Sunday, April 20, 2014
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Over the top G20 security in Toronto, and more questions

When The Toronto Star broke the sensational story during the G20 summit held two weeks ago that Ontario Premier Dalton McGuinty's Cabinet had secretly passed an obscure and temporary wartime regulation of a law now expired, called the Public Works Protection Act, that allowed police to conduct searches and demand identification from anyone five metres outside the massive security fence erected for the G20 summit, mass confusion erupted for days in the media. It's still confusing. It turns out the temporary law, which was anti-democratic and should never have been passed in the first place, didn't actually ever give police these powers and wasn't actually ever used at all by the police to make arrests. This is confusing because upon reading the law, The Hill Times' interpretation is that police did in fact have the power to arrest and search without warrant civilians who were within five meters inside or outside of the designated perimeter. The Hill Times published an editorial based on this earlier information last week.

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back to article Over the top G20 security in Toronto, and more questions
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Over the top G20 security in Toronto, and more questions

When The Toronto Star broke the sensational story during the G20 summit held two weeks ago that Ontario Premier Dalton McGuinty's Cabinet had secretly passed an obscure and temporary wartime regulation of a law now expired, called the Public Works Protection Act, that allowed police to conduct searches and demand identification from anyone five metres outside the massive security fence erected for the G20 summit, mass confusion erupted for days in the media. It's still confusing. It turns out the temporary law, which was anti-democratic and should never have been passed in the first place, didn't actually ever give police these powers and wasn't actually ever used at all by the police to make arrests. This is confusing because upon reading the law, The Hill Times' interpretation is that police did in fact have the power to arrest and search without warrant civilians who were within five meters inside or outside of the designated perimeter. The Hill Times published an editorial based on this earlier information last week.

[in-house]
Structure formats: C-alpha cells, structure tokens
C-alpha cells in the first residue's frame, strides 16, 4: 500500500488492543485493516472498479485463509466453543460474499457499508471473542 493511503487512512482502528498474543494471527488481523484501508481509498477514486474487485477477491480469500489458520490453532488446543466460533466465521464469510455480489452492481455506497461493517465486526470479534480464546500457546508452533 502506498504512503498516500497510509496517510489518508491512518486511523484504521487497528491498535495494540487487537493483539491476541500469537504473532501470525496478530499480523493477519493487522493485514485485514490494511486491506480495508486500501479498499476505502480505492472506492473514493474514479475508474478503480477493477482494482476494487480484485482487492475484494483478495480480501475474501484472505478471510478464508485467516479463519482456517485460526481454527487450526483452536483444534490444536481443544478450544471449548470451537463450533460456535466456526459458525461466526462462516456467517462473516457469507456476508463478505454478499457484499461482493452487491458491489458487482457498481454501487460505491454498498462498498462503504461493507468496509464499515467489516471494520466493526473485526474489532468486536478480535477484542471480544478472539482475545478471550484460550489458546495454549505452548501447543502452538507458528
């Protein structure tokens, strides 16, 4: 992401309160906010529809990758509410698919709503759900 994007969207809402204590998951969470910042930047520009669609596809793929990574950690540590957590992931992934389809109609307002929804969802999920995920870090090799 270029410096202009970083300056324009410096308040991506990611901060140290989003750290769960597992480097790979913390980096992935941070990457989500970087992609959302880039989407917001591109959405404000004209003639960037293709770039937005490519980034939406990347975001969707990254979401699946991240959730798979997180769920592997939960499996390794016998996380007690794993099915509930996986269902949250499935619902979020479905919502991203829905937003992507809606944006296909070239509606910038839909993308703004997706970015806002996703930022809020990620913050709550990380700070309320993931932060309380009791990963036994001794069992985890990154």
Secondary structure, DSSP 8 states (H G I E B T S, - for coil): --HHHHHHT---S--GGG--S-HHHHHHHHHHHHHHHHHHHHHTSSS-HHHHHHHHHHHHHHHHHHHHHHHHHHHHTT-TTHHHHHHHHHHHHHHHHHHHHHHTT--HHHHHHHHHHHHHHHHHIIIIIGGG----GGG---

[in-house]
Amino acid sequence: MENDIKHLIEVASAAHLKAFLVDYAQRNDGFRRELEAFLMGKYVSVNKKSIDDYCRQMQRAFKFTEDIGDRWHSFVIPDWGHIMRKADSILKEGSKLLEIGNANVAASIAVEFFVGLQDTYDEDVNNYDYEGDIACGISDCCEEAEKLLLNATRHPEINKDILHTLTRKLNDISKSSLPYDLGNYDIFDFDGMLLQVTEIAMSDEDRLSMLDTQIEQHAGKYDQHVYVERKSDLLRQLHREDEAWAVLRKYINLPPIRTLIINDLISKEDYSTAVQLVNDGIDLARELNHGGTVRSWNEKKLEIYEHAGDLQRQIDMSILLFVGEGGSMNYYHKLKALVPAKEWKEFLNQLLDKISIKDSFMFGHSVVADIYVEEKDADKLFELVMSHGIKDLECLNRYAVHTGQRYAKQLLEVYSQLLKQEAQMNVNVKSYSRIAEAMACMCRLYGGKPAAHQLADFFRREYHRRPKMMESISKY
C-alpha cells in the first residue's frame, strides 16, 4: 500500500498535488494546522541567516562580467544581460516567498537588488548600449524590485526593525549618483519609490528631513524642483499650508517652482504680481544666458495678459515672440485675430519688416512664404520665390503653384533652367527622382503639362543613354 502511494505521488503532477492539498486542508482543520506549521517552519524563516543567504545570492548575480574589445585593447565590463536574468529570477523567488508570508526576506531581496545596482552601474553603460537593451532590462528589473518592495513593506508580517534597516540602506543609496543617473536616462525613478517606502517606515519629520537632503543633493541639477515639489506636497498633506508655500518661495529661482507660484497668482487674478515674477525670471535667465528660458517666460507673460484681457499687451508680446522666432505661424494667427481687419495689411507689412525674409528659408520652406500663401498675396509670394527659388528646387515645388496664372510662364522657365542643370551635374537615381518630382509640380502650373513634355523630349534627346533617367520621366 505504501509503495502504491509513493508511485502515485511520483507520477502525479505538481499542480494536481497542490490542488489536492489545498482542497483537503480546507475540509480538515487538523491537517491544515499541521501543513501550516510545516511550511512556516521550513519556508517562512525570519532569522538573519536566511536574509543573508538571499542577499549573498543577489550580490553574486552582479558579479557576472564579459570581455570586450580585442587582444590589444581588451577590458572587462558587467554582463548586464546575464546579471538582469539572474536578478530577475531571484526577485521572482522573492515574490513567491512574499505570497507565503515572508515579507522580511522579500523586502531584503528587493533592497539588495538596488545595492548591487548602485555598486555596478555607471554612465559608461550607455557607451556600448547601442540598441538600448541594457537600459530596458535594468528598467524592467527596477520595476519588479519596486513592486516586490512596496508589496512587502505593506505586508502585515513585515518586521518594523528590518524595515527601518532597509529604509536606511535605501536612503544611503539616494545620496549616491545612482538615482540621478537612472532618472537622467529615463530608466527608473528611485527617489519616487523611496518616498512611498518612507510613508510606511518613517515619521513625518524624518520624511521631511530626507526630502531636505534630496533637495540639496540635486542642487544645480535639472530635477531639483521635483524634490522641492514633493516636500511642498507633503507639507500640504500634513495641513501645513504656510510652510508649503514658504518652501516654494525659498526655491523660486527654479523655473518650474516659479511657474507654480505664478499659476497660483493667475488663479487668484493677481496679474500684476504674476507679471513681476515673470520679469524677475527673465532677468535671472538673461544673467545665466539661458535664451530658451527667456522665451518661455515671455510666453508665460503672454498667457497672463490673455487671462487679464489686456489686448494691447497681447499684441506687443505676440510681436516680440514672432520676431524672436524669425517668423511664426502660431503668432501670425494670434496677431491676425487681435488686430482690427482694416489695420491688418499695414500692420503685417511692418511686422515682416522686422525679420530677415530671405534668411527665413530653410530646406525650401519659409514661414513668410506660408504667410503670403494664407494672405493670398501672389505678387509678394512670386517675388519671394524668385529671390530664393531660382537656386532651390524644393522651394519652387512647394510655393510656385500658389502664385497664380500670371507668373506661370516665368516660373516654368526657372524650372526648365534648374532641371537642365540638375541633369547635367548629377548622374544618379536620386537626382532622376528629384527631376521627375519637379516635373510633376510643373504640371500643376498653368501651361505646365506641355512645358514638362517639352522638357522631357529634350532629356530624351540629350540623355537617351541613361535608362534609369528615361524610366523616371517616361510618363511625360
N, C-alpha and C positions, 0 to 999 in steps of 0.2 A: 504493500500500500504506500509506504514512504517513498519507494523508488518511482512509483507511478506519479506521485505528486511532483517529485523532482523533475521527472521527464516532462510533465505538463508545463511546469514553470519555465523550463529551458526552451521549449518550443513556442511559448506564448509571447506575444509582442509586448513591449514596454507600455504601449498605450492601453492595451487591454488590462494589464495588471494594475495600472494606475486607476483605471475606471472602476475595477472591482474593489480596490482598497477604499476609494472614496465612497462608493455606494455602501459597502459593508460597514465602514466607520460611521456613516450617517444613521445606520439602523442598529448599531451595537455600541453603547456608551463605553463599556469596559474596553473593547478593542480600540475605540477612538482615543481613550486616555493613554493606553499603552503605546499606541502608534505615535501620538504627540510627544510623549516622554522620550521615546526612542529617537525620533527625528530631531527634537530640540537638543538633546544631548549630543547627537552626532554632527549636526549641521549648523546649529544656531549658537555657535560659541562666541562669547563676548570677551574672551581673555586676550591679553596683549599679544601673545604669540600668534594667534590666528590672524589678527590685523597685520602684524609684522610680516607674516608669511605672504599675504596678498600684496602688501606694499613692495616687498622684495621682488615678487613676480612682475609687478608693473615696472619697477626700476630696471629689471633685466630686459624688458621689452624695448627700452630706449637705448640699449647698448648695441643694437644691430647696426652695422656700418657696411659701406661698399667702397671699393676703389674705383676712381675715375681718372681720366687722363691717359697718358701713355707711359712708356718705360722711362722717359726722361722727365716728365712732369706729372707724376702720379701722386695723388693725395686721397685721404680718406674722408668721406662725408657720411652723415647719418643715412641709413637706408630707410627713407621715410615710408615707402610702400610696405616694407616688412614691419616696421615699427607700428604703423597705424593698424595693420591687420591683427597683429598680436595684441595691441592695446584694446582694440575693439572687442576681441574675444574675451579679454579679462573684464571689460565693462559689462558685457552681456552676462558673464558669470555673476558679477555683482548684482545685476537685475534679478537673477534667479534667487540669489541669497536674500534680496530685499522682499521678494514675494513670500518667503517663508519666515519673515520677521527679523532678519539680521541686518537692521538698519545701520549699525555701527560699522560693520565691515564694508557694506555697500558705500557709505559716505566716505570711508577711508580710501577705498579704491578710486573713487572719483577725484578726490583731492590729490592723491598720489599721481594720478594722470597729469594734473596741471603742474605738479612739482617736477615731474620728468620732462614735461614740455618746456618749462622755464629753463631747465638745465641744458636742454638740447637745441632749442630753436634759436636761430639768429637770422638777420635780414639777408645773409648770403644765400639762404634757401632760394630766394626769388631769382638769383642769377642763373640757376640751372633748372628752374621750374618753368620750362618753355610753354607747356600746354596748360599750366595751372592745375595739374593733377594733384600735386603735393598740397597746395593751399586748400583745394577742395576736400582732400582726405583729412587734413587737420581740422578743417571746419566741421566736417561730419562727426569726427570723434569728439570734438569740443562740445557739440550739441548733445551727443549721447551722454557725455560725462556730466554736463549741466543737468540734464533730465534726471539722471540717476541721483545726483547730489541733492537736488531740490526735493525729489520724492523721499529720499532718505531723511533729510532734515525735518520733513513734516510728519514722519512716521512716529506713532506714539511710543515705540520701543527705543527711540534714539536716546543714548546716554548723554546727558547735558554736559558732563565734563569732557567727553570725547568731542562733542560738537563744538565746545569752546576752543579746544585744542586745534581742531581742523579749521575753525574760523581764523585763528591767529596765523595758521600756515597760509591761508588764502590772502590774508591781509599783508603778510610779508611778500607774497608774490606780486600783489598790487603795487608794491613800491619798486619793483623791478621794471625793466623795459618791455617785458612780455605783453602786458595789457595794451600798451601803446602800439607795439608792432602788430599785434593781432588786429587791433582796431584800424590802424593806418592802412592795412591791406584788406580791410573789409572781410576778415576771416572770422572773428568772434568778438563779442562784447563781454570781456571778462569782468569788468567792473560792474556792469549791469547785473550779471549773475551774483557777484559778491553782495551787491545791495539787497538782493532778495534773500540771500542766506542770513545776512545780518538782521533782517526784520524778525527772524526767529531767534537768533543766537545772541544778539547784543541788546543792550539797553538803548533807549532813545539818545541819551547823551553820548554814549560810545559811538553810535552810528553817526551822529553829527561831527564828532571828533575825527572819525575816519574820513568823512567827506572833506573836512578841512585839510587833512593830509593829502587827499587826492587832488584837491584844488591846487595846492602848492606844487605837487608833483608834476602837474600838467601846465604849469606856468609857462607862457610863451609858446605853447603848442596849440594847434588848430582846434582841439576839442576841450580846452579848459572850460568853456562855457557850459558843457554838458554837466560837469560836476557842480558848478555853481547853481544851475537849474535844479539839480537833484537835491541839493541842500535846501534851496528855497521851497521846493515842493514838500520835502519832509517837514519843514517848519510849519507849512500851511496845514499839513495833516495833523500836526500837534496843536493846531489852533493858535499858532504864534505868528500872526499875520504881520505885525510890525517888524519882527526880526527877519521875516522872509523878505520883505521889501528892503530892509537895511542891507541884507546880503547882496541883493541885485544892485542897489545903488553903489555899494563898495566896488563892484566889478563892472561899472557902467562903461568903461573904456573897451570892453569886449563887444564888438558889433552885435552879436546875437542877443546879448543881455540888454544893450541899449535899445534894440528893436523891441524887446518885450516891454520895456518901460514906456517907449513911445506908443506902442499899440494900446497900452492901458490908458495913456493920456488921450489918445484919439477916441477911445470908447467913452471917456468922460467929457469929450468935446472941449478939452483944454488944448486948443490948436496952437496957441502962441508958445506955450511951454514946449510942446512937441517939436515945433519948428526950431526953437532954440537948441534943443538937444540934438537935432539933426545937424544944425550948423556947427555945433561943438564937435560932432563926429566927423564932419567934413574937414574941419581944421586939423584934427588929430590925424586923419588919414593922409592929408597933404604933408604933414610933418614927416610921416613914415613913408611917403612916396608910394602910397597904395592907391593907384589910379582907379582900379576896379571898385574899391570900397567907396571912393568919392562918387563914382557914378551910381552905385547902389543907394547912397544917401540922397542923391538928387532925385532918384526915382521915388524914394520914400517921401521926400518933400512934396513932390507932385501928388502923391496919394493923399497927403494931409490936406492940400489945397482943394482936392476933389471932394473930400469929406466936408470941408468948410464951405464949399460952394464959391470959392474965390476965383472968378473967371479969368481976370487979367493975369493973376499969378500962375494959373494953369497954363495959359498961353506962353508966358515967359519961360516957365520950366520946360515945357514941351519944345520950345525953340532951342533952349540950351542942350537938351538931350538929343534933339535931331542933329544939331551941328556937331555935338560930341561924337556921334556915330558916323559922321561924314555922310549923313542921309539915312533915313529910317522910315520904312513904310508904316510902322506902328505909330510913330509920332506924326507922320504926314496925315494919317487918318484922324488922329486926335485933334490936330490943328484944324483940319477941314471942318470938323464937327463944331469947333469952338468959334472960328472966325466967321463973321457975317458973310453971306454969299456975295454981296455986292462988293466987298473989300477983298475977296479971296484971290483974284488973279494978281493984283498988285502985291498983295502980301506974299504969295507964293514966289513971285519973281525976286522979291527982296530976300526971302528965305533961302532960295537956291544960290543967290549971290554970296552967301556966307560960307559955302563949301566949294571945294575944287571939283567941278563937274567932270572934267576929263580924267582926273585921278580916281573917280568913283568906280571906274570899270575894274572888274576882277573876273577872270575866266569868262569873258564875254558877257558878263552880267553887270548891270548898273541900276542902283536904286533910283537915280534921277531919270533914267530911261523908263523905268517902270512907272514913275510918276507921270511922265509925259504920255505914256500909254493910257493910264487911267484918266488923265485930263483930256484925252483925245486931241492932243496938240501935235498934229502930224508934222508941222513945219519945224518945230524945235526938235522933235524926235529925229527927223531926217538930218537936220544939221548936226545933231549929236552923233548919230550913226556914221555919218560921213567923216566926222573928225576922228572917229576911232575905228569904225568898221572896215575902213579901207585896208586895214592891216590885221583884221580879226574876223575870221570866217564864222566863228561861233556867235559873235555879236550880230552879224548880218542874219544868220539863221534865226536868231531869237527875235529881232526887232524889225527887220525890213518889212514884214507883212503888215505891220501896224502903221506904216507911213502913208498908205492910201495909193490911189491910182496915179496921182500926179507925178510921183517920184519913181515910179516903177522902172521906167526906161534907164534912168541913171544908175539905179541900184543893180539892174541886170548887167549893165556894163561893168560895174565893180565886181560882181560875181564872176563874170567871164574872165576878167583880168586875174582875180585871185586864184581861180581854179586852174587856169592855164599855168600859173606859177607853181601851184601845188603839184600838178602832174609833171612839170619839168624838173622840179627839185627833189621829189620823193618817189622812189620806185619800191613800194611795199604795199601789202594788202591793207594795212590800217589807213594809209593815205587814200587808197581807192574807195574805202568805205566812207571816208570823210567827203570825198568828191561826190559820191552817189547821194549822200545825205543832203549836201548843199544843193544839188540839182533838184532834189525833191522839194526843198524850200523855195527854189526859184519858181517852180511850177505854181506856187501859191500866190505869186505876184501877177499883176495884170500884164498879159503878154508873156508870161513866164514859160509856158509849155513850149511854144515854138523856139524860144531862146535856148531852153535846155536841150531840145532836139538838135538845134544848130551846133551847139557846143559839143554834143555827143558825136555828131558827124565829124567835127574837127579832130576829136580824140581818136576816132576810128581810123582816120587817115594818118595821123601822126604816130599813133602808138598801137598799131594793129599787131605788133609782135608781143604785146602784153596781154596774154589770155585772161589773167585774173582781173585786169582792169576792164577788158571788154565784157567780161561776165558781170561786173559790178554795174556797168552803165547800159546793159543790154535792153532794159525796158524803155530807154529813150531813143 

Parliamentary Calendar
Monday, April 21, 2014
HILL LIFE & PEOPLE SLIDESHOWS
ITK's 'A Taste of the Arctic' shindig on April 7, Ottawa, photographs by Cynthia Münster April 14, 2014

The Hill Times photograph by Cynthia Münster
A happy crowd at ITK's 'Taste of Arctic' at the NAC gathers for a picture. The annual event, held in Ottawa by the Inuit Tapiriit Kanatami, is meant showcase Inuit culture. Some 350 attend the party, including a number of MPs, Senators, Cabinet minister, lobbyists and journalists.
The Hill Times photograph by Cynthia Münster
National Inuit Leader and ITK President Terry Audla shows off his seal vest to Employment Minister Jason Kenney.
The Hill Times photograph by Cynthia Münster
Environics' Meredith Taylor and Greg MacEachern with ITK's Stephen Hendrie.
The Hill Times photograph by Cynthia Münster
Justice Minister Peter MacKay, his son Kian, and ITK president Terry Audla.
The Hill Times photograph by Cynthia Münster
ITK president Terry Audla and Abbas Rana, assistant deputy editor at The Hill Times and Party Central columnist.
The Hill Times photograph by Cynthia Münster
Labour Minister Kellie Leitch, ITK President Terry Audla, Laureen Harper, and local Ottawa photographer Michelle Valberg.
The Hill Times photograph by Cynthia Münster
ITK President Terry Audla and Labour Minister Kellie Leitch.
The Hill Times photograph by Cynthia Münster
A platter of smoked fish.
The Hill Times photograph by Cynthia Münster
Conservative MP Colin Carrie.
The Hill Times photograph by Cynthia Münster
Seal hash martinis.
The Hill Times photograph by Cynthia Münster
NDP MP Dennis Bevington, who represents the Western Arctic, N.W.T., and Chris Farris.
The Hill Times photograph by Cynthia Münster
ITK President and National Inuit Leader Terry Audla.
The Hill Times photograph by Cynthia Münster
Beatrice Dear entertains the crowd.

MICHAEL DE ADDER'S TAKE